In 1416 the first viceroy of Sicily, Giovanni di Castiglia, ordered the renovation the castle.  The castle was presumably brought up to scratch and in 1421, the Viceroy Ferdinando Velasquez became lord of the fief of Aci, by paying King Alfonso (d.1458) 10,000 florins.  When Velasquez died, the castle reverted to the king, who again sold it, this time to his secretary Giambattista Platamone.  King Alfonso's brother and successor, John Il of Aragon (d.1479), demanded possession of the castle from Sancho, the descendant of Platamone.  Sancho refused and the castle was besieged and soon taken, Sancho and his son being imprisoned in Ursino castle in Catania, where they both died. 

The castle remained in royal hands and in 1634 King Philip III (d.1665) equipped the castle with artillery and had a marble plaque affixed to the entrance with the words:
Even so the old castle must have been reaching the end of its useful life and was not really suitable as an artillery fort.  The castle was badly damaged by the earthquake that devastated eastern Sicily in 1693, although some repairs were undertaken.  In 1818 another earthquake caused such serious damage to the castle that the castle was abandoned, even as the prison which it had become.

The castle is set on a basalt rock jutting out to sea and consists of a small rectangular keep and 2 wards to E&W.  The land ward is a jutting spur or eperon, walled around the cliff top like a ship's prow.  Although more common on rocky sites in the south of France like Peyrepertuse or Cabaret, another eperon can be found at Sperlinga.  Access to the Aci prow is currently gained only via the keep.  This stands in the centre of the rock, commanding the entrance steps up the north side of the rock to a rectangular gatetower at the NE end of the site.  This is reached via rock cut steps running east up the face of the rock.  The projecting rectangular gatetower that was once equipped with a drawbridge, although the facing and the Romanesque arches all appear to be modern replacements.  The face of the outer gateway is definitively eighteenth century, although it bears some resemblance to that found at Sperlinga.  Through the Aci gate passageway the steps dog leg up the rock face and enter the east bailey beneath the keep.  From here access can be gained to the undercrofts of the buildings that lay along the east curtain, safest from the land side.  The arches within the undercroft are ogival.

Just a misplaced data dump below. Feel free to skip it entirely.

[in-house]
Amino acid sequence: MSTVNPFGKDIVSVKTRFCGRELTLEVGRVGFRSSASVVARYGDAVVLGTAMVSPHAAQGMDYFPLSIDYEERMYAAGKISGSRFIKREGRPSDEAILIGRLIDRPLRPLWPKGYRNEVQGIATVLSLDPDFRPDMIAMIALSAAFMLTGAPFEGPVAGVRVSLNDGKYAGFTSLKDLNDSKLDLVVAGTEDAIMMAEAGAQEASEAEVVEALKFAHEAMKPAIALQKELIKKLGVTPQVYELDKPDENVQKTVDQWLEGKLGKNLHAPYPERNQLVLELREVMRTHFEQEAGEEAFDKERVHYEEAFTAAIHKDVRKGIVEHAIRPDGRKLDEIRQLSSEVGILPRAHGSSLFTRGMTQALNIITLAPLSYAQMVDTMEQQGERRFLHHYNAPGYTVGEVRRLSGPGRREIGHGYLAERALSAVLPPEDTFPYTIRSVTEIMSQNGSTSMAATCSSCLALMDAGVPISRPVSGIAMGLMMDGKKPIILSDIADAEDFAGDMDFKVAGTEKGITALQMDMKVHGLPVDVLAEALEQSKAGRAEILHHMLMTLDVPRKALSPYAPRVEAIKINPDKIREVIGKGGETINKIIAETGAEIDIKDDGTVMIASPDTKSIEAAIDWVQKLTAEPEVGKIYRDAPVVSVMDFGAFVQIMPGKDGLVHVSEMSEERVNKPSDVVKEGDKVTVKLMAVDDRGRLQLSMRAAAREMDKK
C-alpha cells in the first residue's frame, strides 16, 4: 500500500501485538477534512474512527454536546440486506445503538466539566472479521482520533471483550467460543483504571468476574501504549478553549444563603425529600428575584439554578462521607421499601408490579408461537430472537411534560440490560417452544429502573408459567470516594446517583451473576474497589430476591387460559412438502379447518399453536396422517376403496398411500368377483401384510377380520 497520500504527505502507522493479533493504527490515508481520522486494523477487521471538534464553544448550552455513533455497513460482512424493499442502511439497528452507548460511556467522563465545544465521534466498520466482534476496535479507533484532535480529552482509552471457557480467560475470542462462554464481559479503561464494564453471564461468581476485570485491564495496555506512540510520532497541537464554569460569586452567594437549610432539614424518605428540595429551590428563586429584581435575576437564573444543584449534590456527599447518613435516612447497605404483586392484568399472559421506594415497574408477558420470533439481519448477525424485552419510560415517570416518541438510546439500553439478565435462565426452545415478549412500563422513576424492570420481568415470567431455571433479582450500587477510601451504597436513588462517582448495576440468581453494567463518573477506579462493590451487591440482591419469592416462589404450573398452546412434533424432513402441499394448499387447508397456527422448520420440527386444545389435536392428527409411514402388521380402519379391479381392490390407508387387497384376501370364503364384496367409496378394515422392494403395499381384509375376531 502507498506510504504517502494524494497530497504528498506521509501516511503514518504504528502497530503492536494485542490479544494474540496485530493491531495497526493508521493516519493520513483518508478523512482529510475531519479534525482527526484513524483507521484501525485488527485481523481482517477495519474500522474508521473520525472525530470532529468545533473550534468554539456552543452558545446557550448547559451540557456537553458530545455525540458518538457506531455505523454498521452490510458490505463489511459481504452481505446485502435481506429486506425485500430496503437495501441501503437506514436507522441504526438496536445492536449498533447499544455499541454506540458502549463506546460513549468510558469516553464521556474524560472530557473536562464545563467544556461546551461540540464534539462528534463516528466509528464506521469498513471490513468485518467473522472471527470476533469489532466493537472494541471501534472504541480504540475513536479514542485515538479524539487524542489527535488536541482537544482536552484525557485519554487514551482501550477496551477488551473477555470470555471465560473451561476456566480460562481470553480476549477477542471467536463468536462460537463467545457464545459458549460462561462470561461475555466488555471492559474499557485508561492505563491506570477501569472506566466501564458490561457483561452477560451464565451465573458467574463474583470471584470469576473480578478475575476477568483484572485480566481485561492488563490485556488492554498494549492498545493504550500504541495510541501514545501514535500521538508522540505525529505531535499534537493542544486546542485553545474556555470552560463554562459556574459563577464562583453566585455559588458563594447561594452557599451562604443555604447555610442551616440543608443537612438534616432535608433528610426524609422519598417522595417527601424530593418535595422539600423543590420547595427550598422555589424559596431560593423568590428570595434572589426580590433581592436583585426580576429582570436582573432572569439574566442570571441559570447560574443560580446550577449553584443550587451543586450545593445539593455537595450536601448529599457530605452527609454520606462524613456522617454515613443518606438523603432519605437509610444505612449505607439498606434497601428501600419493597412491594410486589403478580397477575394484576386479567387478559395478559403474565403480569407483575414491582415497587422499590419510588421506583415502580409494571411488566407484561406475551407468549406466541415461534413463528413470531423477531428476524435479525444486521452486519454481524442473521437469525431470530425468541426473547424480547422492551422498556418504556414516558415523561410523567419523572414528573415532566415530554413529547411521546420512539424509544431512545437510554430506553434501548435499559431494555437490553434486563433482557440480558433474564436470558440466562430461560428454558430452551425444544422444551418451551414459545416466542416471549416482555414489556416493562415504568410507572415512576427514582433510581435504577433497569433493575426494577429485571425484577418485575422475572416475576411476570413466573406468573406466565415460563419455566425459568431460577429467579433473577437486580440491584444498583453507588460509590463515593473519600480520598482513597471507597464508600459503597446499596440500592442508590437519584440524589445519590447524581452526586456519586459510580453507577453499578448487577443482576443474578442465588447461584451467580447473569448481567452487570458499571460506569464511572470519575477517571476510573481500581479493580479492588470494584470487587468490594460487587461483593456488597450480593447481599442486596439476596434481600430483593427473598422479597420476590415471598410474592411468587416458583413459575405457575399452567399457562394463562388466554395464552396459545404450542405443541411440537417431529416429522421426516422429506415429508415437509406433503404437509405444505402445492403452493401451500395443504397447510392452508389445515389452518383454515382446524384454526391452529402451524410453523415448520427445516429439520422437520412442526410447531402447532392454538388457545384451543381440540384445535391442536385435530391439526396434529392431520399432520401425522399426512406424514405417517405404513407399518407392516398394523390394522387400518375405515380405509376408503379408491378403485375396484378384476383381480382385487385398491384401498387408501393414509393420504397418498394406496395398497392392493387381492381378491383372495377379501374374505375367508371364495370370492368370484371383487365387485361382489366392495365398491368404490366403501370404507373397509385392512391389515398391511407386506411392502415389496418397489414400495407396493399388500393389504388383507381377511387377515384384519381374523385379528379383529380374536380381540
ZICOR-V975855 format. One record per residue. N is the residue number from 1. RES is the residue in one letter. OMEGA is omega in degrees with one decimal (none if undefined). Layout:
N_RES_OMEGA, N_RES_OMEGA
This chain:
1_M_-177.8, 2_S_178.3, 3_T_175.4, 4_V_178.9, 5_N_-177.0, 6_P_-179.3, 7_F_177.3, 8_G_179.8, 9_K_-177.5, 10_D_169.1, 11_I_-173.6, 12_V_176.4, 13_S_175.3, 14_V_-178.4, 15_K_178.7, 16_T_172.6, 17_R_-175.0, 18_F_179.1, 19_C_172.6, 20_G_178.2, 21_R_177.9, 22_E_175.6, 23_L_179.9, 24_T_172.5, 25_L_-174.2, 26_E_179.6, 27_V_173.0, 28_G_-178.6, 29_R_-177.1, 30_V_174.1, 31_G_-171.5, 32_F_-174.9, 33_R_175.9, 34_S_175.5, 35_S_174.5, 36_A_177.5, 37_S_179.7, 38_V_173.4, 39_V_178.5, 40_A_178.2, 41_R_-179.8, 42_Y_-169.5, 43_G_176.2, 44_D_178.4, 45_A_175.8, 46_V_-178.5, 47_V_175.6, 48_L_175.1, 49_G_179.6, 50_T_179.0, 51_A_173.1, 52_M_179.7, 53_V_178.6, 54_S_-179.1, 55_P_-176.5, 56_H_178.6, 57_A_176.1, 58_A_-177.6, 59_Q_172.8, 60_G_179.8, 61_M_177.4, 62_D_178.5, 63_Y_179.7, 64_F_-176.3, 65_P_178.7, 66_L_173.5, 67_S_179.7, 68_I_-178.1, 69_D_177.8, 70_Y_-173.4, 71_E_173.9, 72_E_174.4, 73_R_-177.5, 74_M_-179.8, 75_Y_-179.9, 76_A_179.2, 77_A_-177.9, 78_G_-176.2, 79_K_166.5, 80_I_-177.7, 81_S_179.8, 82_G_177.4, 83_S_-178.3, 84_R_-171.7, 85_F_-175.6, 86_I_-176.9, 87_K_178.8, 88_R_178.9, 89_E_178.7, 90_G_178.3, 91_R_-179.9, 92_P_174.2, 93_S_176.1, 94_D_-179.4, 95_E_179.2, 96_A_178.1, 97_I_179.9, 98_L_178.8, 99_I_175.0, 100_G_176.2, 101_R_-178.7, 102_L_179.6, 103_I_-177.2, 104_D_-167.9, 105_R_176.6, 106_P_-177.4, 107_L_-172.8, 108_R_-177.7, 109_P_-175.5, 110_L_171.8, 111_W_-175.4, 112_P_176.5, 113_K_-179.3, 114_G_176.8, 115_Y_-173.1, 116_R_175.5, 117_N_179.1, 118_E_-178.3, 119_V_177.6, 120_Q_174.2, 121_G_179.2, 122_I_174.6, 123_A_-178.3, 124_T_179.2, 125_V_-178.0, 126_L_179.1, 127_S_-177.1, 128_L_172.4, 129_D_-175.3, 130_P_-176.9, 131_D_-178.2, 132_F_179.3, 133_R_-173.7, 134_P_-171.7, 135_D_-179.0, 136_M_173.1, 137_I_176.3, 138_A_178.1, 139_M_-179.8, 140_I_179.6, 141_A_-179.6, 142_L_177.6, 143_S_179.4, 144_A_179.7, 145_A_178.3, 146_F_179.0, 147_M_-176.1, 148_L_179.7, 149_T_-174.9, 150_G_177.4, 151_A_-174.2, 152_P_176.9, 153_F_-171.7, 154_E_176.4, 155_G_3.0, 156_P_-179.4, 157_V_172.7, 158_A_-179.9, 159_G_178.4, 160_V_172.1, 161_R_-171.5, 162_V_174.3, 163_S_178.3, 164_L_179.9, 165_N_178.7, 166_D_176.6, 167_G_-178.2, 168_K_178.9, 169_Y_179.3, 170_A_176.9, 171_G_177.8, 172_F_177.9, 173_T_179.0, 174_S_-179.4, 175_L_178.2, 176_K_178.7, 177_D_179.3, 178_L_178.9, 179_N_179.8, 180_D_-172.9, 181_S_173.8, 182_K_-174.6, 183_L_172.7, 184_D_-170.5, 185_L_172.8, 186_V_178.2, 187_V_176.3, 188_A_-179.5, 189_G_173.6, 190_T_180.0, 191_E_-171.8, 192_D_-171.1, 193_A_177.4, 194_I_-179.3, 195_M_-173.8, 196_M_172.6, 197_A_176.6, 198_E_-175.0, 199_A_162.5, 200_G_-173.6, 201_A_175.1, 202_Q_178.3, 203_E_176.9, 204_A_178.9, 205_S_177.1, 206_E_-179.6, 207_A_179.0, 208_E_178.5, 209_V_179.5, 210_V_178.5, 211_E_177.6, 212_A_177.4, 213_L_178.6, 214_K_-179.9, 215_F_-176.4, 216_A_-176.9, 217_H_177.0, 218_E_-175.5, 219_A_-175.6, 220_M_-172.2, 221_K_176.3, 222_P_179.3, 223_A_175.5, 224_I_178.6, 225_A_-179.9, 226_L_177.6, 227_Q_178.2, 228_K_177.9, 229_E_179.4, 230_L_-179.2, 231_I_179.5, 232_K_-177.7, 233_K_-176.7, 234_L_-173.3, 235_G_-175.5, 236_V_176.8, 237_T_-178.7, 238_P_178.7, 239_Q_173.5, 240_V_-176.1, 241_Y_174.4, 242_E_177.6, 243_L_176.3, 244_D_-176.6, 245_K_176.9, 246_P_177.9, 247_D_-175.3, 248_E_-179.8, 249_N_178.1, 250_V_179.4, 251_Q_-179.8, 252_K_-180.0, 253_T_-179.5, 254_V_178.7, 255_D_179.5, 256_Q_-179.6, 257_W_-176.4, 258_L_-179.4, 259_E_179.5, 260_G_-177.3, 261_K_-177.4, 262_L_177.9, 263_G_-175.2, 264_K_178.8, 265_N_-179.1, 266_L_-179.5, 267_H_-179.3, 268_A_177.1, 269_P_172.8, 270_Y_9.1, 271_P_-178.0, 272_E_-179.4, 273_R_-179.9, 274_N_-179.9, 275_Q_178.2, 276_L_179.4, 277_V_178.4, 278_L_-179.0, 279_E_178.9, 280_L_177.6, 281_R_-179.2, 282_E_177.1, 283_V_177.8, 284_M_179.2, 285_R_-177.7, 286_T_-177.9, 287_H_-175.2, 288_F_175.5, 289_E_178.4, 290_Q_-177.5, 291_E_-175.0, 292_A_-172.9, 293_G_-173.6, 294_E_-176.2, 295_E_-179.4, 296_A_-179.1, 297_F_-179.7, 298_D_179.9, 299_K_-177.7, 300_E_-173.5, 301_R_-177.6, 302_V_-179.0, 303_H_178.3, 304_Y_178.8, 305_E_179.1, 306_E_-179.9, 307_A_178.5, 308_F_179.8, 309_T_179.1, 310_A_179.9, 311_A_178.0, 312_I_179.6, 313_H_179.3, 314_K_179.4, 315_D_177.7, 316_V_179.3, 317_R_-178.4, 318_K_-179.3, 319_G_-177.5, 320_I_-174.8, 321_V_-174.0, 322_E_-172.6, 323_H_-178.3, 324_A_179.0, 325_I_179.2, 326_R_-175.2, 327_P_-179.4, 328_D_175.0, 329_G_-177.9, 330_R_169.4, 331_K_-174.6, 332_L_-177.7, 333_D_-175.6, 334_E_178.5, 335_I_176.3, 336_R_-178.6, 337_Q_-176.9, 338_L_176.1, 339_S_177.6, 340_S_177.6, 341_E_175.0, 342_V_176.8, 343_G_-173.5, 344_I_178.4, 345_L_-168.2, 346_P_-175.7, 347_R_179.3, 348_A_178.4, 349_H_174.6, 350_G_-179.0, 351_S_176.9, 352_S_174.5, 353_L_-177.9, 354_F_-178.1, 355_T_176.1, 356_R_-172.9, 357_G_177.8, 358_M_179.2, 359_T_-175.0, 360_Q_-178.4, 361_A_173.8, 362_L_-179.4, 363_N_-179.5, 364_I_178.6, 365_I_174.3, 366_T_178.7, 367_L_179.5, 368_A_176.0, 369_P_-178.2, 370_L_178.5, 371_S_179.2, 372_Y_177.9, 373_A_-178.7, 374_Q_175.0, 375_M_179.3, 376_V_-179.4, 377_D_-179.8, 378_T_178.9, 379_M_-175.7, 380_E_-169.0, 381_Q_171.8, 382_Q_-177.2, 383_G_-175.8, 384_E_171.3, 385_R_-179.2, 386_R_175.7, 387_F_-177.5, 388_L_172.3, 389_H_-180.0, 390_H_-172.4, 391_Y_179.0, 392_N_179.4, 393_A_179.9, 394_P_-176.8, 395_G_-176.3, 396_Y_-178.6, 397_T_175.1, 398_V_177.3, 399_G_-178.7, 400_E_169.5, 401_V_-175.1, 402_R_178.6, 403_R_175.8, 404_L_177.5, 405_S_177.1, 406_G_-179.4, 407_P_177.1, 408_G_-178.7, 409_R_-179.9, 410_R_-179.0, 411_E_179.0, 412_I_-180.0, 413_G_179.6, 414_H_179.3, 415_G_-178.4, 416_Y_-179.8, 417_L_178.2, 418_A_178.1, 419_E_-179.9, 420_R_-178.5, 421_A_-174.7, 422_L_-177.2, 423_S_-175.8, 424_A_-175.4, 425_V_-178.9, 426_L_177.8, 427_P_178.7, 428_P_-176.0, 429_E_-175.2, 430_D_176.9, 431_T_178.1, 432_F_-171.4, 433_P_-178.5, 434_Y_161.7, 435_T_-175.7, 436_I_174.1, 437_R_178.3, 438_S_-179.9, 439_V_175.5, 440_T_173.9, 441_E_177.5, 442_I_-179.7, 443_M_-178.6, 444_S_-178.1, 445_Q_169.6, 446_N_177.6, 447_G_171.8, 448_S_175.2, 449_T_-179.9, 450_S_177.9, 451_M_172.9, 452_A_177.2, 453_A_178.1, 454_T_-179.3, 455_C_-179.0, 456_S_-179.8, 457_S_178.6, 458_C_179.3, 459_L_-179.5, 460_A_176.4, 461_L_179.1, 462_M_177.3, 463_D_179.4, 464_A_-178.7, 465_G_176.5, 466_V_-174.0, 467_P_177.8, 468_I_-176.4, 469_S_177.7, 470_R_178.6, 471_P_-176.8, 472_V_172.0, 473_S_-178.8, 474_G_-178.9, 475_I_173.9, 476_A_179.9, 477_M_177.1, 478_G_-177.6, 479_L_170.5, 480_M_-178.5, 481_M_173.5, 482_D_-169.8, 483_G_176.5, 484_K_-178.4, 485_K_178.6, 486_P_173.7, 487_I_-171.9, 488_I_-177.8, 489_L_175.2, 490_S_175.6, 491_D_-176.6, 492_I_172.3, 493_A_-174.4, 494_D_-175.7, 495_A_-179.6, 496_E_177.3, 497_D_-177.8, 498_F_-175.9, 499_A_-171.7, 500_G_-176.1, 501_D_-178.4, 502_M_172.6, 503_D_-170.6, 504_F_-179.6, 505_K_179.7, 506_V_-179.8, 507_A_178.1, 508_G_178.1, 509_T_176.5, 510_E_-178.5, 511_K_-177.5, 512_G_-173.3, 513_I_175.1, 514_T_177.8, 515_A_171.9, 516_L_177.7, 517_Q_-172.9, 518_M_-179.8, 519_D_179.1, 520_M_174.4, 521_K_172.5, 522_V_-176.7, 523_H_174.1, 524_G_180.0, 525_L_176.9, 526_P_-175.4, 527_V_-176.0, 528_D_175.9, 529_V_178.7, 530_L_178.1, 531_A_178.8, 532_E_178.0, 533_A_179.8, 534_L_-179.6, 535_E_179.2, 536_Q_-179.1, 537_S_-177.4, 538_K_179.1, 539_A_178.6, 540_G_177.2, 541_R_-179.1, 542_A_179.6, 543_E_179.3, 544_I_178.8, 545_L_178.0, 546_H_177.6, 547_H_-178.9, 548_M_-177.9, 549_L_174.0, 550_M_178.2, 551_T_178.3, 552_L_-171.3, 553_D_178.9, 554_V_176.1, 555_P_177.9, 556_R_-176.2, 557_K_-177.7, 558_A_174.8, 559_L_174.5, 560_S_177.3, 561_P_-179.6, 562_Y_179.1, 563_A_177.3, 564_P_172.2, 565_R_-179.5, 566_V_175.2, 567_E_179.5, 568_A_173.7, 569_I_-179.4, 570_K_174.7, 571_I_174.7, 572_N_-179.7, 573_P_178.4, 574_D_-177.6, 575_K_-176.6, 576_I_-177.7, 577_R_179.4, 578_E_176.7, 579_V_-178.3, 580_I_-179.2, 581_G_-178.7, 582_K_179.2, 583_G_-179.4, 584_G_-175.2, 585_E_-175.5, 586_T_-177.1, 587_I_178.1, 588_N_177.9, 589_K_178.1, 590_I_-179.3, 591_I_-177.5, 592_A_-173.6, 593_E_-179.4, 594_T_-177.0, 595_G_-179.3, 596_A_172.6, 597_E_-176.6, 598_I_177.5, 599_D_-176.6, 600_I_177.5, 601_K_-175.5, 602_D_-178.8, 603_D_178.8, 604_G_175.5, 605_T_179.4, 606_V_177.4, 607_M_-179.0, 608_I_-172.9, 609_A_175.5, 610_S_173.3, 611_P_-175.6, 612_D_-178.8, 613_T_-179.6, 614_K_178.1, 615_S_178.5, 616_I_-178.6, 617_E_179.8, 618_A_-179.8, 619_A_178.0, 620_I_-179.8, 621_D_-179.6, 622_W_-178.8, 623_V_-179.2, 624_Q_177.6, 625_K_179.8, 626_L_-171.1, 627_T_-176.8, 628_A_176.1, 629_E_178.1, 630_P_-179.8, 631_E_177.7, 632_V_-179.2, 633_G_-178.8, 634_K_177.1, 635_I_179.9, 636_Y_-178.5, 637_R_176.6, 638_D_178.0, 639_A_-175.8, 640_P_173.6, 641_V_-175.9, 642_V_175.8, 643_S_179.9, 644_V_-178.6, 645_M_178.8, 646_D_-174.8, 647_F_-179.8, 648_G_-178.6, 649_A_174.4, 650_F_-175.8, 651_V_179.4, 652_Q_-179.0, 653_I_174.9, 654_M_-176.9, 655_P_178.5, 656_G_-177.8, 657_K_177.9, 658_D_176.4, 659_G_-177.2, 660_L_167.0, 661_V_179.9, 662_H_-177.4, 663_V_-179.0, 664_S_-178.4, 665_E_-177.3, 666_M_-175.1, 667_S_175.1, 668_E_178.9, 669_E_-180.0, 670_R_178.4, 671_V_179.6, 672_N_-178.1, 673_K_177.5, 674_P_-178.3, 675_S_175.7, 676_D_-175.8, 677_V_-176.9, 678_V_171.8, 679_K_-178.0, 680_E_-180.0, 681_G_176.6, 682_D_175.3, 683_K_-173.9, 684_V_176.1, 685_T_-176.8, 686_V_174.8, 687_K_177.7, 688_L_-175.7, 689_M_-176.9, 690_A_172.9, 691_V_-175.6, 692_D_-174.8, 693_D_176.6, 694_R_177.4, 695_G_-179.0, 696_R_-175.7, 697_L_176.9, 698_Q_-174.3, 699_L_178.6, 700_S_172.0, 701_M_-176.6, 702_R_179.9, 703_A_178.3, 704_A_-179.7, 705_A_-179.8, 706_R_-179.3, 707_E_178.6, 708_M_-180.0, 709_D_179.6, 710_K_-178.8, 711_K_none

The keep, set on the north side of the enclosure, is a small nearly square tower, which has two vaulted storeys and a basement.  The structure has been much rebuilt and has doorways to E&W to allow access to the two wards.  To the west the tower is stepped, but not apparently on the other 3 sides.  A later vault has been inserted at roof level giving the tower a solid fighting top, presumably for artillery.  The basement vaulting is ogival and the only apparent light is on first floor level to the north.  However the rebuilding of the remains could well have filled any such apertures.  The much destroyed tower at Caccamo may have been similar, as too may have been the keep at Milazzo.

A similar tower to Aci keep lay to the south, but this is even more ruined to the extent that only the basement and a first floor doorway have survived.  That doorway though, is typically ‘Byzantine' with a tiled Romanesque arch and flat lintel beneath.  Other such doorways survive at Calatabiano and Rometta.  Beneath the keep to the south is another chamber with ogival vaults, which has been heavily rebuilt.  Much ‘Roman' tile is to be found built into the walls, while many cisterns are cut into the rock beneath the castle.  Similar supposedly Byzantine castles may exist at Agira, Belvedere, Brolo,
Calatabianco, Calatamauro, Caltavuturo, Caltanissetta, Castelmola, Castronovo, Cefala Diana, Cefalu, Cerami, Erice, Francavilla, Gagliano Castelferrato, Geraci Siculo, Milazzo, Mistretta, Modica, Nicosia, Pentefur, Rometta, San Marco d'Alunzio, Santa Lucia del Mela, Santapau, Sperlinga, Taormina, Torremuzza, Tripi and Vicari.

Why not join me here and at other Sicilian castles?  Information on this and other tours can be found at Scholarly Sojourns.


Copyright©2019 Paul Martin Remfry